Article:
Does your company have hazardous chemicals in the workplace? If so, you’re required to comply with OSHA’s Hazard Communication Standard, which requires you to develop day-to-day and emergency procedures for handling hazardous chemicals and then properly train employees in those procedures. Understanding the specific types of chemical hazards and how to prepare for the type(s) your facility deals with can help you develop clearer plans for employees and prevent possible incidents.
“The sound management of chemicals should include systems through which chemical hazards are identified and communicated to all who are potentially exposed. These groups include workers, consumers, emergency responders and the public. It is important to know what chemicals are present and/or used, their hazards to human health and the environment, and the means to control them.” – OSHA
Three main types of chemical hazards exist that you may encounter in your facility: health, physical and environmental hazards. Environmental hazards are not technically covered under OSHA’s Hazard Communication Standard, but they are covered by the Global Harmonized System (GHS), and being aware of them will benefit your facility in the long run. In this article we will look at the three main types of chemical hazards in greater detail. Then we’ll describe some concrete steps you can take to prepare for each type of hazard in your workplace.
A health hazard is generally defined as a chemical that, according to scientific evidence, can cause acute or long-term health effects. The GHS divides these health hazards up into 10 classes such as carcinogenicity, acute toxicity and respiratory or skin sensitization. These categories are sub-divided into smaller categories; for example, the class carcinogenicity is divided into known human carcinogens and suspected carcinogens. It’s important for employees to know the specific effects of each chemical they work with, and for that reason it’s crucial to properly label chemicals with their contents, hazards and first aid information.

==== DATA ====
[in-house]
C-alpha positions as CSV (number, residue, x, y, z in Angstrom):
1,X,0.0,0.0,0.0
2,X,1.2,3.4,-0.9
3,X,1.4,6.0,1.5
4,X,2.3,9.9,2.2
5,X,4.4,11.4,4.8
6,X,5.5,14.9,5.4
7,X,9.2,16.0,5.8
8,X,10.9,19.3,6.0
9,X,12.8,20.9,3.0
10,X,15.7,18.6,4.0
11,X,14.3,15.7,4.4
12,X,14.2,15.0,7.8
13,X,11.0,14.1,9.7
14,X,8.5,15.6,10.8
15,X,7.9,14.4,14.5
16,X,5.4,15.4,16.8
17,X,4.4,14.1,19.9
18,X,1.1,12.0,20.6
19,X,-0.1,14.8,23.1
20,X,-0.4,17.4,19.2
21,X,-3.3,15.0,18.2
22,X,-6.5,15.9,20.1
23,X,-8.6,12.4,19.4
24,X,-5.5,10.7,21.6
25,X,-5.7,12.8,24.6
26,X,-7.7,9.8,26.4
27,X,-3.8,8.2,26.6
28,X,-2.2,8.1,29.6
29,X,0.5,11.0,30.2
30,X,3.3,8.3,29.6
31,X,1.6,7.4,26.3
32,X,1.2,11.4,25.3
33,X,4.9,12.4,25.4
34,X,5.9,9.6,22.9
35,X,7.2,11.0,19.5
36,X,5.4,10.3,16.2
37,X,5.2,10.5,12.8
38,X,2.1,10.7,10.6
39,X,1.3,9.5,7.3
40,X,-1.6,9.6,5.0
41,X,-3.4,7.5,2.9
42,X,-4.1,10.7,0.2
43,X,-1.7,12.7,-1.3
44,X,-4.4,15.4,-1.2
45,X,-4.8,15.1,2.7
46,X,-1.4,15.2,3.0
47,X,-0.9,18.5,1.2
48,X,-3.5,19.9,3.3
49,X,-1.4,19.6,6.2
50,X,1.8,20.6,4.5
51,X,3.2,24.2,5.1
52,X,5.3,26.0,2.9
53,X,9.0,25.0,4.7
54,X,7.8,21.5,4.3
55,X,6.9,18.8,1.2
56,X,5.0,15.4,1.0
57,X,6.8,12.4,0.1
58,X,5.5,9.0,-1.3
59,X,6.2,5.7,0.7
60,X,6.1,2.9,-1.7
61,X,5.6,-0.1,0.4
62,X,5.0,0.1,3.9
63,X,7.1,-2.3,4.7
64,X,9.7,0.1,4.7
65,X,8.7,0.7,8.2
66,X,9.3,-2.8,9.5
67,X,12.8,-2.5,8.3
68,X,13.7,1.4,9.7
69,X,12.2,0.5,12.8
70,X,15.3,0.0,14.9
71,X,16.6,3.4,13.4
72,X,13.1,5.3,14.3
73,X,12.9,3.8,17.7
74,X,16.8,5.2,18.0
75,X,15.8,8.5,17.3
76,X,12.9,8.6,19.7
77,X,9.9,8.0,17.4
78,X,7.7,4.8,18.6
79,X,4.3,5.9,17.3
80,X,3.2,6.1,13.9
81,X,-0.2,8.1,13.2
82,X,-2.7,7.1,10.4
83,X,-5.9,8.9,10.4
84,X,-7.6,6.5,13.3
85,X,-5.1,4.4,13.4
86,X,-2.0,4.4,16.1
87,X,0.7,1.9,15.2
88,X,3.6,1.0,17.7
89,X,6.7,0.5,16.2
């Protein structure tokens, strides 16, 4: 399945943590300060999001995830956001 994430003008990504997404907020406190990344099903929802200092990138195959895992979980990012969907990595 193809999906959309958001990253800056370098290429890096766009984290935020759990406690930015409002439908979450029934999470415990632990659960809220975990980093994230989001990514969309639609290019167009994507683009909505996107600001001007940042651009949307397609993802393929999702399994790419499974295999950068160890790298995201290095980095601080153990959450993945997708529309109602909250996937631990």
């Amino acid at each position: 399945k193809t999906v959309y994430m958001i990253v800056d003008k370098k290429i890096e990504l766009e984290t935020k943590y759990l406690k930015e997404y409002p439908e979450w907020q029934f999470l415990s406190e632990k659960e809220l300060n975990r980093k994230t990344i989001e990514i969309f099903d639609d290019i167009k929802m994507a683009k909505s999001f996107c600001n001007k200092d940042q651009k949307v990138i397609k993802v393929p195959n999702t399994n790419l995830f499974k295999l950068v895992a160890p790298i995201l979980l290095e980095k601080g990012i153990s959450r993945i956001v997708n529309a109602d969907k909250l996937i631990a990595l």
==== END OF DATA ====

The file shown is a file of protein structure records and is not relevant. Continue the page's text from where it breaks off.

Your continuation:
While all of that information is important, as a safety manager you may wonder how to deal with these health hazards on a larger scale. What can you do in the workplace that will prepare employees for any number of chemical hazards and potential emergencies?
Let’s take a look at some suggestions:
First, as mentioned above, do properly label all chemical containers. Implementing standard labeling as a facility-wide practice will ensure employees have the details they need should an exposure event occur. Obtaining a GHS industrial label machine can help you accomplish this task easily and cost-effectively.
Next, make sure employees know what personal protective equipment (PPE) such as gloves, goggles or flame-resistant clothing is necessary to handle chemicals that pose health hazards. Also make sure they are trained in using emergency supplies such as a spill kit.
In the event a hazardous chemical gets in someone’s eye, it is critical that employee quickly uses an emergency eyewash station. Many chemicals can cause eye irritation, and some can even cause blindness. Regardless of the chemical involved, flushing the eye for at least 15 minutes will be necessary. As a safety manager, you can ensure employees know where emergency eyewash stations are by posting signs and labels in your facility.
With any type of chemical, employees should know what emergency personnel to contact including medical help and the fire department. This information can easily be covered in training, and reminder signs with any relevant phone numbers can be posted.
Finally, you may want to consider whether it’s possible to switch to safer chemicals that pose less of a threat to human health. These decisions may be outside of your control, but if you do have a say in the matter, you can point out that making an informed substitution of a less hazardous chemical for a dangerous one can be an effective way to keep the workplace as safe as possible.